The Noble Dwarf


Henri Marie Raymond de Toulouse-Lautrec-Montfa was born on a stormy night of 1864 in his grandmother's fortresslike old house which had grown over the centuries around a donjon of the medieval ramparts of the city of Albi.

Admiring relatives and servants made him aware from his earliest childhood that he was heir to an old and proud name in Europe. His ancestors had been counts of Toulouse, ruling over most of the South of France, inventing romantic love and entertaining troubadors at the most civilized court in Europe. A younger son of Count Raymond V had married the daughter of the Count of Lautrec in 1196, and an unbroken line had run from father to son ever since. The family glittered with diadems: dukes and counts without number, even a brother-in-law of Richard the Lion-Hearted. Henri Marie Raymond was to take a path of his own: he would lead a disorderly unconventional life and do things that would horrify his family, but in his way, down to his wretched end when he lay dying of alcoholism, syphilis and whatever else he could pick up on his primrose path, he never forgot family tradition. He was always an aristocrat, though an aristocrat built to his own specifications..

He was one of the cluster of French painters who at the end of the 19th century changed the world's way of looking at things and launched the adventure of modern art. He was a man of such penetrating eye and such vivid touch that he has impressed his own vision of Paris in the 1890s on posterity. It has all become so familiar that it takes a wrench to remember that, after all, this is only one narrow corner of Paris, that there were millions of people in the 1890s who never went to ogle the ladies at the Moulin de la Galette, who never saw Jane Avril dance or Yvette Guilbert sing at the Moulin Rouge, never visited the racecourse at Longchamps or the fancy brothels of Montmartre.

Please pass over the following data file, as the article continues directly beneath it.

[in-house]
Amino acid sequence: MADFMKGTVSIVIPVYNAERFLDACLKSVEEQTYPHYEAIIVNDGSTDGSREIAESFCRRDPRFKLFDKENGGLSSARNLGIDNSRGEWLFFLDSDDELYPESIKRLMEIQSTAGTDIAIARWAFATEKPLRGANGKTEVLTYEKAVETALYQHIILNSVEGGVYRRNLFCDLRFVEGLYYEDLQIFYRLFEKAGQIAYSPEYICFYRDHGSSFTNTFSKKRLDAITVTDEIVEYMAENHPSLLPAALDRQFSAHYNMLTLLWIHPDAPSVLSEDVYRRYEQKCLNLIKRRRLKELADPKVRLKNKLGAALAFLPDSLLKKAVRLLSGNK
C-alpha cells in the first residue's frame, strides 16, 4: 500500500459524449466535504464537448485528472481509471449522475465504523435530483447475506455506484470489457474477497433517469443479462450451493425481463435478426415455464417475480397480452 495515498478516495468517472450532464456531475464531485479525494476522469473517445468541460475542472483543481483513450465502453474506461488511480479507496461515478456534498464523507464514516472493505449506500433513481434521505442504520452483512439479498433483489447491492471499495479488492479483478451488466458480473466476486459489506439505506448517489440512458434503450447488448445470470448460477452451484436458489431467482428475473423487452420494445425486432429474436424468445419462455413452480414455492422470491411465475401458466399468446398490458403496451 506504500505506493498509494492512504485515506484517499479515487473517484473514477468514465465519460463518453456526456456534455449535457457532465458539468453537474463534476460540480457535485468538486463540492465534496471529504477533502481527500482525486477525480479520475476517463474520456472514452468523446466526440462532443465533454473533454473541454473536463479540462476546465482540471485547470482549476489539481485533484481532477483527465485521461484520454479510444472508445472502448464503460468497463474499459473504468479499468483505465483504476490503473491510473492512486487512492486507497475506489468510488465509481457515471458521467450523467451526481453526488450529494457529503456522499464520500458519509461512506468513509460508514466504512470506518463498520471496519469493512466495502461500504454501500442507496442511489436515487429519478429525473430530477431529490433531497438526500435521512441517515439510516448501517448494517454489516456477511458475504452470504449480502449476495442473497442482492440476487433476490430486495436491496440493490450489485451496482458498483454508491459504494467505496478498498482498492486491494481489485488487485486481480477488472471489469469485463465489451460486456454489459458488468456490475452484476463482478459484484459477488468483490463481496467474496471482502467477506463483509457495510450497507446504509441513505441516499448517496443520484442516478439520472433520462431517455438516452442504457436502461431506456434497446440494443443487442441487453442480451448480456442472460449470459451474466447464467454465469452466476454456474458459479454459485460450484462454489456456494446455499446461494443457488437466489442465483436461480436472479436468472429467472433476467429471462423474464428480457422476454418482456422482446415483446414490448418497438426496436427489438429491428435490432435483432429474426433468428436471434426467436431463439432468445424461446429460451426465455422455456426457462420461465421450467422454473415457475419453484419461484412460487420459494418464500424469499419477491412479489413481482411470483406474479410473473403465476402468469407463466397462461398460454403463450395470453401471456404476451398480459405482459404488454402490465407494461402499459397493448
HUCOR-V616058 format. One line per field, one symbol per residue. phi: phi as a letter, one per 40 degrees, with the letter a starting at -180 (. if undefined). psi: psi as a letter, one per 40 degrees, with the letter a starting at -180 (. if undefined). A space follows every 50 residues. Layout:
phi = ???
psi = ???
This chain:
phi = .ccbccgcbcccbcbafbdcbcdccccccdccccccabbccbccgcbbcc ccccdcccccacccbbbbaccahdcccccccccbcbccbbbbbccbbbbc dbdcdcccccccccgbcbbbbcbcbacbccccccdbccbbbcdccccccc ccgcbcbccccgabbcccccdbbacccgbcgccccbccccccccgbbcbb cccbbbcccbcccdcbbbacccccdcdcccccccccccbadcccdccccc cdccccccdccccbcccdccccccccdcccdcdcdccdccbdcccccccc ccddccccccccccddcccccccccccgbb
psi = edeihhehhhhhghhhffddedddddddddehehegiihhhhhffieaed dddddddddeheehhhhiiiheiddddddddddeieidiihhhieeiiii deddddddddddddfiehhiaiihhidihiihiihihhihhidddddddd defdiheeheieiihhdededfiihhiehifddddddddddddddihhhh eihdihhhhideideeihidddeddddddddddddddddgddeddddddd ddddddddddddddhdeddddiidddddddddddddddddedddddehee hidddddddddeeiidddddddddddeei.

Lautrec never had to worry about money. His family had come through the French Revolution successfully by lying low, and had held on to most of their immense possessions of land. They had once been at the heart of the ruling class and filled prominent positions in state and church. But in 19th-century France
they had nothing to do. French governments distrusted them, and besides, they regarded all French governments after 1830 as usurpers. They were waiting for the restoration of the rightful Bourbon King, the Count of Chambord, who the family thought should be crowned as Henri V (Lautrec was named for him.)

They might accept commissions in the armed forces, as
did the painter's father, Count Alphonse, until his royalist principles and his total allergy to discipline led him to resign. For a man of his station, there was nothing to do afterward except look after his estates, hunt game and chase women.

Count Alphonse made a love match with his first
cousin Adèle Tapié de Celeyran, who came of another landed and aristocratic family. Intermarriage was not uncommon in these families, and the results for their only surviving son (a younger brother, Richard, died a year after birth) were catastrophic. The parents blamed themselves for their child's afflictions, and modern medical opinion seems to hold that they were right. According to the latest study of the medical evidence, the boy suffered from a rare form of dwarfism called pyknodysostosis, which is more common in children of consanguineous parents than of others.

Bones of the arms and legs of those suffering from this condition do not have the spurt of
growth common to other adolescents. The features of the face coarsen, the lips thicken and drool, the nose has a constant sniffle. All this was to happen to little Henri, who for the first 13 years of his life was known in the local dialect as Bébé lou poulit, the little beauty, the bright madcap child who was everyone's idol.

Life was a perpetual round of pleasures and excitements for him at the paternal Chateau du Bosc north
of Albi, or the maternal estate, Celeyran, on the Mediterranean, or the beaches and harbors of the Atlantic coast. He was brought up surrounded by forests and gardens, grainfields and vineyards, kennels and stables. There were animals everywhere. His grandmother Lautrec often went walking with a monkey on her shoulder. There were hawks and hounds, ferrets and cormorants. Above all, there were horses.

"In our family," his father once said, "we christen a